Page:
London: William Pickering, 1831. Item #00855
One Of Only 250 Copies
GREENE, Robert. The Dramatic Works of Robert Greene, to Which are Added His Poems. With Some Account of the Author, and Notes, by the Rev. Alexander Dyce, B.A. London: William Pickering, 1831.
First collected edition. Two octavo volumes (7 5/8 x 4 3/4 inches; 193 x 120 mm.). vi, , cxii, 222; , 324 pp.
Contemporary full polished calf. Covers triple-ruled in gilt with small gilt cornerpieces, spines decoratively tooled in gilt in compartments with five raised bands and red and green morocco gilt lettering labels, board edges double-ruled in gilt, turn-ins decoratively tooled in gilt, marbled endpapers. Front joint of Volume I slightly tender. Otherwise a fine copy. Armorial bookplate of James John Falconer on front pastedown of each volume.
Only 250 copies only were issued in two printings, one on thin wove paper (as here) and the other on ribbed paper watermarked "Balston 1829."
Greene was an important and popular dramatist. His works include the earliest reference to Shakespeare as a dramatist, and served as a source for Shakespeare's A Winter's Tale. Asterisked by Keynes as a particularly attractive Pickering book.
Robert Greene (1558–1592), “born in Norwich, educated at St John's College and Clare Hall, Cambridge, from 1575 until 1583, and incorporated at Oxford in 1588. From about 1585 he lived mainly in London. Although he liked to stress his connections with both universities, his later literary persona was that of a feckless drunkard, who abandoned his wife and children to throw himself on the mercies of tavern hostesses and courtesans; writing pamphlets and plays was supposedly a last resort when his credit failed. He is said to have died of a surfeit of Rhenish wine and pickled herrings, though it may more likely have been plague, of which there was a severe outbreak in 1592. Greene was attacked at length by G. Harvey in Foure Letters (1592) as the ‘Ape of Euphues’ and ‘Patriarch of shifters’; Nashe defended him in Strange Newes in the same year, acknowledging Greene to have been a drunkard and a debtor, but claiming that ‘Hee inherited more vertues than vices.’ Greene’s 37 publications, progressing from moral dialogues to prose romances, romantic plays, and finally realistic accounts of underworld life, bear out Nashe’s assertion that printers were only too glad ‘to pay him deare for the very dregs of his wit’. The sententious moral tone of his works suggests that his personal fecklessness and deathbed repentance may have been partly a pose. Among the more attractive of his romances are the Lylyan sequel Euphues his Censure to Philautus (1587); Pandosto: The Triumph of Time and Perimedes the Blacke-Smith (1588); Menaphon (1589). Among his ‘repentance’ pamphlets are Greenes Mourning Garment and Greenes Never too Late (1590) and the work attributed to him, Greenes Groats-Worth of Witte (1592). Greenes Vision (1592) is a fictionalized account of his deathbed repentance in which he receives advice from Chaucer, Gower, and King Solomon. The low-life pamphlets include A Notable Discovery of Coosenage (1591) and three ‘conny-catching’ pamphlets in the same years 1591–2. His eight plays were all published posthumously. The best known are Orlando furioso (1594), Frier Bacon, and Frier Bongay (1594), and James the Fourth (1598)…Greene is now best known for his connections with Shakespeare. The attack on him in the Groats-Worth of Witte…as an ‘upstart Crow, beautified with our feathers’ is the first reference to Shakespeare as a London dramatist; and his Pandosto provided Shakespeare with the source for The Winter’s Tale. The voluminousness of Greene’s works and the supposed profligacy of his life have caused him to be identified with the typical Elizabethan hack-writer; he probably provided a name and a model for the swaggering Nick Greene in V. Woolf's Orlando (1928). Greene’s works were edited in 15 volumes by Grosart (1881–6)” (The Oxford Companion to English Literature).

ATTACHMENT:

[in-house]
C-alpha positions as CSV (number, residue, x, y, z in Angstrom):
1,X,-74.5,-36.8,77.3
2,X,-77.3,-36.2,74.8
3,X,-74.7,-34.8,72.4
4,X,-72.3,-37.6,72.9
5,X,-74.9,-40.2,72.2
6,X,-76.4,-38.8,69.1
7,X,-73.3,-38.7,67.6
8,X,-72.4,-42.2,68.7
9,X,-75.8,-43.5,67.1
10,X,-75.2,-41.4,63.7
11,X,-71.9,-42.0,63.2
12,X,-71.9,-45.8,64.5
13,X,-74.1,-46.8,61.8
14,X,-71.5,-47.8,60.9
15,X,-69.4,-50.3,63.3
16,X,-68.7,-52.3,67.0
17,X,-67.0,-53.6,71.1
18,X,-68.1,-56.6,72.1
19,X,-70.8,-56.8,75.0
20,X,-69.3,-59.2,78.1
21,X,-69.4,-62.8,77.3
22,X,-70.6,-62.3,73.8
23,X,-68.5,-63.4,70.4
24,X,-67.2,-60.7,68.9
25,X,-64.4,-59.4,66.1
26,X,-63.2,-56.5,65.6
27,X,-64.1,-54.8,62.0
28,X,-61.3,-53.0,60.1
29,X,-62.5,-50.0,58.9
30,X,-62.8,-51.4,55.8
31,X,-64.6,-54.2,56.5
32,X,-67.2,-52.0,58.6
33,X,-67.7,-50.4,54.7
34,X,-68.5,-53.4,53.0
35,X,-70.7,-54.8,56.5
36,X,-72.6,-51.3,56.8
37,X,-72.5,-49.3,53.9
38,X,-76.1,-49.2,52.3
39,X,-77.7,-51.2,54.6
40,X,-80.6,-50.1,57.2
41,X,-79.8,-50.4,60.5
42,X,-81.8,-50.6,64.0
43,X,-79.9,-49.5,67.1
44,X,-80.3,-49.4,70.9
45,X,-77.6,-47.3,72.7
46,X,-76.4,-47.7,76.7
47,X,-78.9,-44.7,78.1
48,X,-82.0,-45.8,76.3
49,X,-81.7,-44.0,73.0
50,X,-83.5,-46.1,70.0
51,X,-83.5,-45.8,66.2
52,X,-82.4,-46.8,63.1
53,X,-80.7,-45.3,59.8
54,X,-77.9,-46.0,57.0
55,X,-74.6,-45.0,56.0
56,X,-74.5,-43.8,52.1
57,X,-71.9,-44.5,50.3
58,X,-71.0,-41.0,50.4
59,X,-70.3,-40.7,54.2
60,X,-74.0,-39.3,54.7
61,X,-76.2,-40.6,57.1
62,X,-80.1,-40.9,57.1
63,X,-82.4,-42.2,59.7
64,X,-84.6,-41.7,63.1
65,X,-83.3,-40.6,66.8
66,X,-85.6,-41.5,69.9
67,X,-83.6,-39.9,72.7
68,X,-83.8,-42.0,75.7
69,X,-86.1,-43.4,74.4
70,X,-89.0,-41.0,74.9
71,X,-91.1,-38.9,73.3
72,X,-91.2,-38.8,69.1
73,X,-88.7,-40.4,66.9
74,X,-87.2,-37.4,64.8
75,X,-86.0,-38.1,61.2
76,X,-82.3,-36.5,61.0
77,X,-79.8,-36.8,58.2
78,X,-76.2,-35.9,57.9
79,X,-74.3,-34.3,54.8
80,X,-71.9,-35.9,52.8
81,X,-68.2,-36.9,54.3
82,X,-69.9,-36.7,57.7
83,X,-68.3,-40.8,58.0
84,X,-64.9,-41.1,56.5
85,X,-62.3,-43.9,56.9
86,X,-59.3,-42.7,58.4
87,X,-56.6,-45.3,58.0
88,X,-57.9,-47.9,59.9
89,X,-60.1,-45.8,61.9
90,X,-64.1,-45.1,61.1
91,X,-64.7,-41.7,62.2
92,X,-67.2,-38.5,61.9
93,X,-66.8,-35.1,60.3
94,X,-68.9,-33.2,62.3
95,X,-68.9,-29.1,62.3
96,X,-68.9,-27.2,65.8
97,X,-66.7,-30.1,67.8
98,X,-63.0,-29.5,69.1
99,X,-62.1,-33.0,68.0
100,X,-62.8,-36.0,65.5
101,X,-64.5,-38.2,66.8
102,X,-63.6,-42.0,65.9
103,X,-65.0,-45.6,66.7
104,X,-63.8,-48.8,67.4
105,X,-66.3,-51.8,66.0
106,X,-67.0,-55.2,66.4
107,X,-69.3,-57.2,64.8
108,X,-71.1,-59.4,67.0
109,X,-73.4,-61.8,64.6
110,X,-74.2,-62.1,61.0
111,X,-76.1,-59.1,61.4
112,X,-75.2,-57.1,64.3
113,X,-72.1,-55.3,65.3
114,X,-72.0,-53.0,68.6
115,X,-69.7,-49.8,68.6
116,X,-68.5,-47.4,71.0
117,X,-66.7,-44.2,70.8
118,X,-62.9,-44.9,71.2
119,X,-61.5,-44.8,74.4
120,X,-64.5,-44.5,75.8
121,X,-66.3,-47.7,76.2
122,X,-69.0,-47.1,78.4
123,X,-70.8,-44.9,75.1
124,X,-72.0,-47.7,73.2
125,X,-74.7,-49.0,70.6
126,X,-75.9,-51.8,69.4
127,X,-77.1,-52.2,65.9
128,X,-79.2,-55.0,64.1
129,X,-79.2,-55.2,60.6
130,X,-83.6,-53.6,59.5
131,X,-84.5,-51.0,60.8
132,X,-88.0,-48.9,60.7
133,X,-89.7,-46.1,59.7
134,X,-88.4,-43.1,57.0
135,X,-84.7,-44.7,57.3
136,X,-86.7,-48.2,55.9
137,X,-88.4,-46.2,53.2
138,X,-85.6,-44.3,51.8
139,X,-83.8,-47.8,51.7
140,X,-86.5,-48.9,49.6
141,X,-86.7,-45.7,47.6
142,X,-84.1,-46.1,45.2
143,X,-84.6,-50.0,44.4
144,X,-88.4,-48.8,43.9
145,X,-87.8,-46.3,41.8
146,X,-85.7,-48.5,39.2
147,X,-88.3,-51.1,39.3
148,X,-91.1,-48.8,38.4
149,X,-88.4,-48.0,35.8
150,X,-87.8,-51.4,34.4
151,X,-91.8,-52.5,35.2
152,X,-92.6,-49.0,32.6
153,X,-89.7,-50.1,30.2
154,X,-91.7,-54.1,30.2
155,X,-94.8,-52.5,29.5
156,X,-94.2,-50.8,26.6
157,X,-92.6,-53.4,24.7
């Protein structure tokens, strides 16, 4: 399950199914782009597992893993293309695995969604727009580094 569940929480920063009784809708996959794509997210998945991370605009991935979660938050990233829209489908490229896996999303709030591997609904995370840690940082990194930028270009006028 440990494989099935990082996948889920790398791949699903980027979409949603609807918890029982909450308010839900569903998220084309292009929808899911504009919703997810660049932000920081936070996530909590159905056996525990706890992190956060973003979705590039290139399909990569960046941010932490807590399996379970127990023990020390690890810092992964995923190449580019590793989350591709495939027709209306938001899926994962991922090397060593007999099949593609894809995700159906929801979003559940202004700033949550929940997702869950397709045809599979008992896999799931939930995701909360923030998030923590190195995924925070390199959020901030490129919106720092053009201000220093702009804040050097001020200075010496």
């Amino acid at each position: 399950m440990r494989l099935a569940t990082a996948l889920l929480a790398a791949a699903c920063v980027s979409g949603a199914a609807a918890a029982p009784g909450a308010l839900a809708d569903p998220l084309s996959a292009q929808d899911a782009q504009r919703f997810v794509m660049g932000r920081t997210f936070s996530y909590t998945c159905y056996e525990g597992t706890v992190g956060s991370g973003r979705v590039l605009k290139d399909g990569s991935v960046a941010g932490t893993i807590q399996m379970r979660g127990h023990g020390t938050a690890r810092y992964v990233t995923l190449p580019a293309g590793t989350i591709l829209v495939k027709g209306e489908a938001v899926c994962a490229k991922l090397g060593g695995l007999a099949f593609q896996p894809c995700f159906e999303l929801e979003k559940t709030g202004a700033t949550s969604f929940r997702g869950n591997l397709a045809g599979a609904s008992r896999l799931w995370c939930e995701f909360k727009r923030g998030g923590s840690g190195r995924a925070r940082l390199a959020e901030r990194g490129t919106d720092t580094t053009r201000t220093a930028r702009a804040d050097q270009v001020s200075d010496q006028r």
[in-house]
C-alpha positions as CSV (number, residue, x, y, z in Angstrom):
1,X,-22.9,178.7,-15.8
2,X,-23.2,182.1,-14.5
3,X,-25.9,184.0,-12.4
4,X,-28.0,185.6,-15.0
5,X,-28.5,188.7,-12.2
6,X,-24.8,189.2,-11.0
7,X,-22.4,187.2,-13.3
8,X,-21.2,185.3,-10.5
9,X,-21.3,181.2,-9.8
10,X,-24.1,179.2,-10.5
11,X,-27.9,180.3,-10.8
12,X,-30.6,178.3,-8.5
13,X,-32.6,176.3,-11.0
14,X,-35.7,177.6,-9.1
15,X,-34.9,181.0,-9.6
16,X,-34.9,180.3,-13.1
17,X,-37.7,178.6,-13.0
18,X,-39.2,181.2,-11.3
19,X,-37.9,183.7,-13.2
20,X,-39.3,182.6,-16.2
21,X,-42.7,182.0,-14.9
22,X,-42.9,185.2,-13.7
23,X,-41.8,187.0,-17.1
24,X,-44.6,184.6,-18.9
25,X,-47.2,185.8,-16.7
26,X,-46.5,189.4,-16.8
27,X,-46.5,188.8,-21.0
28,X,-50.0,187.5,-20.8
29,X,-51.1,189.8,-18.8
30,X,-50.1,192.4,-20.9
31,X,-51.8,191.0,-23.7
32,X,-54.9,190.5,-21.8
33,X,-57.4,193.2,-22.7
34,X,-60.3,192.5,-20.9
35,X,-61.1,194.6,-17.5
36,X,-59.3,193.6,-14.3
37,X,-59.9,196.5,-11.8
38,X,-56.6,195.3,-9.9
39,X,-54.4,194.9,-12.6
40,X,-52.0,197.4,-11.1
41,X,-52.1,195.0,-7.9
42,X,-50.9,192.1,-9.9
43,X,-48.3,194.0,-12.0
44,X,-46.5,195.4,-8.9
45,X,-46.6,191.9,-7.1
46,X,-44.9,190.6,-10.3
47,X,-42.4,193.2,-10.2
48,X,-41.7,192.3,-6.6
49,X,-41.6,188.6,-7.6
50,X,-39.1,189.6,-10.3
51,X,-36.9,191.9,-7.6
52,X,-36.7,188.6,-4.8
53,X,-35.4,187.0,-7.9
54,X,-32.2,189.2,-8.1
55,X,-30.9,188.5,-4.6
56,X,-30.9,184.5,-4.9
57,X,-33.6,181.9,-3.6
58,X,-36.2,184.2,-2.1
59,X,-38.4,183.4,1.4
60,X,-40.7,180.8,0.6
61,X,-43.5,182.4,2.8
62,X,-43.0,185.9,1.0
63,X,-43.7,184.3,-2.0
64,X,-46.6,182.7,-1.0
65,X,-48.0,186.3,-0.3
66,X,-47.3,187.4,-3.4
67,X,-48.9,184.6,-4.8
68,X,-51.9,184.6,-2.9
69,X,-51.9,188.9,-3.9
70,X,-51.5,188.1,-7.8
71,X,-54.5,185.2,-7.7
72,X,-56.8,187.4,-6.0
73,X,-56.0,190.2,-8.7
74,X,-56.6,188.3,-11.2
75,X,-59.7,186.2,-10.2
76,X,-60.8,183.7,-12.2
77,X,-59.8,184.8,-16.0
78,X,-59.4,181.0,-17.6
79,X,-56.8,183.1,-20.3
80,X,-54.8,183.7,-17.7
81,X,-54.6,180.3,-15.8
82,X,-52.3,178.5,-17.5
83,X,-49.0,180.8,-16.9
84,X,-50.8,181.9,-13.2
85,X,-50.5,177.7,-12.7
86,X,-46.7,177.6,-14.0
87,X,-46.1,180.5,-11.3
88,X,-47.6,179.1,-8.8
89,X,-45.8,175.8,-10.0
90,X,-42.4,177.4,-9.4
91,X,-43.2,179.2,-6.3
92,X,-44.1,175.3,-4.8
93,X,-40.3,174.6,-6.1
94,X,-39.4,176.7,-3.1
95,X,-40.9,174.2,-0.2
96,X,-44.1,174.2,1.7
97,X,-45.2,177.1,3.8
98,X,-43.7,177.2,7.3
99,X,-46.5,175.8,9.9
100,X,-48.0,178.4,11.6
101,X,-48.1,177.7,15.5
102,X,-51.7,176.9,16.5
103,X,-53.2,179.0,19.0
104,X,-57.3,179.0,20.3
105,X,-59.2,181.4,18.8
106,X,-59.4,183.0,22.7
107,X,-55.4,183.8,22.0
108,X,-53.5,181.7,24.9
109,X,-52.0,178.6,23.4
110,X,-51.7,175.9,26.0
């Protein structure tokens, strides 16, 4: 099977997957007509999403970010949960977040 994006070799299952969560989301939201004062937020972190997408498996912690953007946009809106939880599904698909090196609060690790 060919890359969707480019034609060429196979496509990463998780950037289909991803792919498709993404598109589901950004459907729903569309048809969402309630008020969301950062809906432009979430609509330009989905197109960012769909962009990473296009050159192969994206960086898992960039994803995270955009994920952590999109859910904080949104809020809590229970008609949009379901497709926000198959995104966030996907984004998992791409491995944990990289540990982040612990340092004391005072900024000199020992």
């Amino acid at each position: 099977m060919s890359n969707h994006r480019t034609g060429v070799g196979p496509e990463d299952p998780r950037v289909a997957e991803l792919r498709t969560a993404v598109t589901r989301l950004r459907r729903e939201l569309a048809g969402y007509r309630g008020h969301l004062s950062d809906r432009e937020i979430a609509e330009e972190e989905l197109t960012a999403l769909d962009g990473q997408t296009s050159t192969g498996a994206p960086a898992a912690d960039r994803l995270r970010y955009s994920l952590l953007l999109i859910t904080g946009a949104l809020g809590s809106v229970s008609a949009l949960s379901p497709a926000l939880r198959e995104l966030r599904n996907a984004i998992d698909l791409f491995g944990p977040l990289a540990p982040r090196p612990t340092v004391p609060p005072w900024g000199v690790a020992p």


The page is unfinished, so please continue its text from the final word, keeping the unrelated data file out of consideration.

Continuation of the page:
Lowndes, pp. 935-938.